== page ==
LXX, LXXI, LXXII and LXIII (Howitzer) Brigades of the Royal Field Artillery (15th Divisional Artillery)

These units were formed as part of the raising of the Second New Army, K2. They are also sometimes shown as 70, 71, 72 and 73 (Howitzer) Brigades RFA.

LXX

  • This brigade was originally comprised of numbers 220, 221 and 222 Batteries RFA and the Brigade Ammunition Column. It was placed under command of the 15th (Scottish) Division and moved to France with it in July 1915.
  • The brigade remained with 15th (Scottish) Division throughout the war: you can see details of its battles and movements on the page describing the division.
    • In February 1915 the three six-gun batteries were reorganised to become four four-gun batteries and were titled as A, B, C and D.
    • The Brigade Ammunition Column left on 22 May 1916 to merge with others in the divisional artillery to form the 15th Divisional Ammunition Coumn.
    • On 7 June 1916 D Battery left to join 73 (Howitzer) Brigade of the same division, and became that brigade’s B Battery. It was replaced in 70 Brigade by B Battery from 73 (Howitzer) Brigade, which now became 70 Brigade’s D (Howitzer) Battery.
    • The brigade was reorganised between 1 and 3 December 1916. C Battery was split up, with one two-gun section going to A and B Battery to bring them up to six guns each. Its place was taken by C Battery from 73 (Howitzer) Brigade.
    • On 22 January 1917 a section of two howitzers from 532 (Howitzer) Battery of 72 Brigade joined and was added to D (Howitzer) Battery.

LXXI

  • This brigade was originally comprised of numbers 223, 224 and 225 Batteries RFA and the Brigade Ammunition Column. It was placed under command of the 15th (Scottish) Division and moved to France with it in July 1915.
  • The brigade remained with 15th (Scottish) Division throughout the war: you can see details of its battles and movements on the page describing the division.
    • In February 1915 the three six-gun batteries were reorganised to become four four-gun batteries and were titled as A, B, C and D.
    • The Brigade Ammunition Column left on 22 May 1916 to merge with others in the divisional artillery to form the 15th Divisional Ammunition Coumn.
    • On 7 June 1916 D Battery left to join 73 (Howitzer) Brigade of the same division, and became that brigade’s C Battery. It was replaced in 71 Brigade by C Battery from 73 (Howitzer) Brigade, which now became 71 Brigade’s D (Howitzer) Battery.
    • The brigade was reorganised between 1 and 3 December 1916. C Battery was split up, with one two-gun section going to A and B Battery to bring them up to six guns each. Its place was taken by B Battery from 73 (Howitzer) Brigade, which now became C of 71 Brigade.
    • On 22 January 1917 a section of two howitzers from 532 (Howitzer) Battery of 72 Brigade joined and was added to D (Howitzer) Battery.

LXXII

  • This brigade was originally comprised of numbers 226, 227 and 228 Batteries RFA and the Brigade Ammunition Column. It was placed under command of the 15th (Scottish) Division and moved to France with it in July 1915.
  • The brigade remained with 15th (Scottish) Division until 20 January 1917: you can see details of its battles and movements on the page describing the division.
    • In February 1915 the three six-gun batteries were reorganised to become four four-gun batteries and were titled as A, B, C and D.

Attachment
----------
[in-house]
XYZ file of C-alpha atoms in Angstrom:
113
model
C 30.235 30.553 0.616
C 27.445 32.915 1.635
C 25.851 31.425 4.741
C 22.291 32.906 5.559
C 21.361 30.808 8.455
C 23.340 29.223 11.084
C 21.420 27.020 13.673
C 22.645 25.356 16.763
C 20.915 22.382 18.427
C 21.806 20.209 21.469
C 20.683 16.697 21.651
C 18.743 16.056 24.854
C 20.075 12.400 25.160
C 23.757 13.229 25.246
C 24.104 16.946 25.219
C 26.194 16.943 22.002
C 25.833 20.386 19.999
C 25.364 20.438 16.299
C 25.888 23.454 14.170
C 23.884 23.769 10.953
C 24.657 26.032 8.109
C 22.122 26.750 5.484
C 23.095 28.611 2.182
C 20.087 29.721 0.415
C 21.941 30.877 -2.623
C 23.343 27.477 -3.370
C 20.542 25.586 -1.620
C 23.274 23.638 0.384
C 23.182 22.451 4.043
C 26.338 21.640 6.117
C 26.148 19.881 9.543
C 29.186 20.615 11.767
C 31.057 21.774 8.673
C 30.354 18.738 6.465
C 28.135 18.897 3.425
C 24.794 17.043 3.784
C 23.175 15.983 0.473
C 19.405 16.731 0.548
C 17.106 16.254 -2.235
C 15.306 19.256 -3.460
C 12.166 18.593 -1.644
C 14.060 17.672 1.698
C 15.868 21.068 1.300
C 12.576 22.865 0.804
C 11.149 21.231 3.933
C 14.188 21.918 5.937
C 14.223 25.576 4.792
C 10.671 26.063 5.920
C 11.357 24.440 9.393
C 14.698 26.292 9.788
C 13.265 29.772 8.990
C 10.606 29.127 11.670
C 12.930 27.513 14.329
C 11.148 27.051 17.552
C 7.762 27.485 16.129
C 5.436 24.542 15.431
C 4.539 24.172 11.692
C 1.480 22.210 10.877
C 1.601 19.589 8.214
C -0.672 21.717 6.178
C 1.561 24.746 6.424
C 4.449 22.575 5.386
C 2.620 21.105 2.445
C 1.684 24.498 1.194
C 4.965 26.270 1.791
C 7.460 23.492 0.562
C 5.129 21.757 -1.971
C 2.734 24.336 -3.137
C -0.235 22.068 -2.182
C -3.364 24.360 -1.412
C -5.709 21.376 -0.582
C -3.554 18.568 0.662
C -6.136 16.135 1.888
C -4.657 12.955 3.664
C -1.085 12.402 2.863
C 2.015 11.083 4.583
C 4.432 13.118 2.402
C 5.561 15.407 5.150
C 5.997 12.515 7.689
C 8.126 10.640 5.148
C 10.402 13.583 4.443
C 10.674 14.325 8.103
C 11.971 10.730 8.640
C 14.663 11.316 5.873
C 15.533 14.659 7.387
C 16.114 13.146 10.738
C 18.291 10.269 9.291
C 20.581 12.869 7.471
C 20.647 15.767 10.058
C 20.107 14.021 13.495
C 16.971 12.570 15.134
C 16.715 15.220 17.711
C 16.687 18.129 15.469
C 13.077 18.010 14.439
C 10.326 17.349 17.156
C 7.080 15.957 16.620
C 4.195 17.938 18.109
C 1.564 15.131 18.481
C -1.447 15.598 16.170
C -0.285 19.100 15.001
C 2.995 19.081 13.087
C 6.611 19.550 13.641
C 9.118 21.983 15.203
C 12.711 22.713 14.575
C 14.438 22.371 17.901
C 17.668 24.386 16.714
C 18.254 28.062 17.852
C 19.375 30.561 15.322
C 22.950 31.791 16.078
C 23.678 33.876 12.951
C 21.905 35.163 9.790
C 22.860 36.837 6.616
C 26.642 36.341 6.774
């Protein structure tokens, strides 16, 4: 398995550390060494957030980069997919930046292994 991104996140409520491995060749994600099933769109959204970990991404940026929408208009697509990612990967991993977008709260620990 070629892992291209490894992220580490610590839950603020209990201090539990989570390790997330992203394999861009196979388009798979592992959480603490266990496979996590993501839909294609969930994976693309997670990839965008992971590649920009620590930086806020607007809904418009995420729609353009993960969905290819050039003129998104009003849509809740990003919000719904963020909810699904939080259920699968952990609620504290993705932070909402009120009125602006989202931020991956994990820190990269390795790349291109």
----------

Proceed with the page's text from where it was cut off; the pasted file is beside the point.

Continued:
• The Brigade Ammunition Column left on 22 May 1916 to merge with others in the divisional artillery to form the 15th Divisional Ammunition Coumn.
    • On 7 June 1916 D Battery left to join 73 (Howitzer) Brigade of the same division, and became that brigade’s D Battery. It was replaced in 72 Brigade by D Battery from 73 (Howitzer) Brigade, which now became 72 Brigade’s D (Howitzer) Battery.
    • 532 (Howitzer) Battery joined on 16 November 1916, having landed at Le Havre five days before.
    • Between 1 and 2 December 1916 C Battery was split up, with one two-gun section going to A and B Battery to bring them up to six guns each.
  • The brigade left the division and became an Army Brigade RFA on 20 January 1917.
    • B Battery of 252 Brigade RFA (of the 50th (Northumbrian) Division) joined on the same date and became 72 Brigade’s C Battery.
    • 532 (Howitzer) Battery left on 22 January 1917, being split into sections that went to 70 and 71 Brigades RFA.
    • A new section of two howitzers joined D Battery by 20 January 1917.

LXXIII (Howitzer)

  • This brigade was originally comprised of numbers 229, 230 and 231 (Howitzer) Batteries RFA and the Brigade Ammunition Column. It was placed under command of the 15th (Scottish) Division and moved to France with it in July 1915.
  • The brigade remained with 15th (Scottish) Division until it was broken up: you can see details of its battles and movements on the page describing the division.
    • In February 1915 the three six-howitzer batteries were reorganised to become four four-howitzer batteries and were titled as A, B, C and D.
    • On 7 August 1915 A (Howitzer) Battery left to join 130 (Howitzer) Brigade of 28th Division and became that brigade’s C (Howitzer) Battery.
    • The Brigade Ammunition Column left on 22 May 1916 to merge with others in the divisional artillery to form the 15th Divisional Ammunition Coumn.
    • On 7 June 1916 B, C and D (Howitzer) Batteries all left, going to 70, 71 and 72 Brigades RFA respectively. The D Batteries of those three brigades arrived to replace them, becoming B, C and D Batteries respectively.
    • In July B, C and D Batteries were renamed as A, B and C respectively.
  • The brigade was broken up between 1 and 3 December 1916. A Battery was split up, to add a two-gun section to B and C Battery. B left to go to 71 Brigade as its C Battery. C left to go to 70 Brigade as its C Battery.

Links

The Batteries and Brigades of the Royal Field Artillery

The Order of Battle of Divisions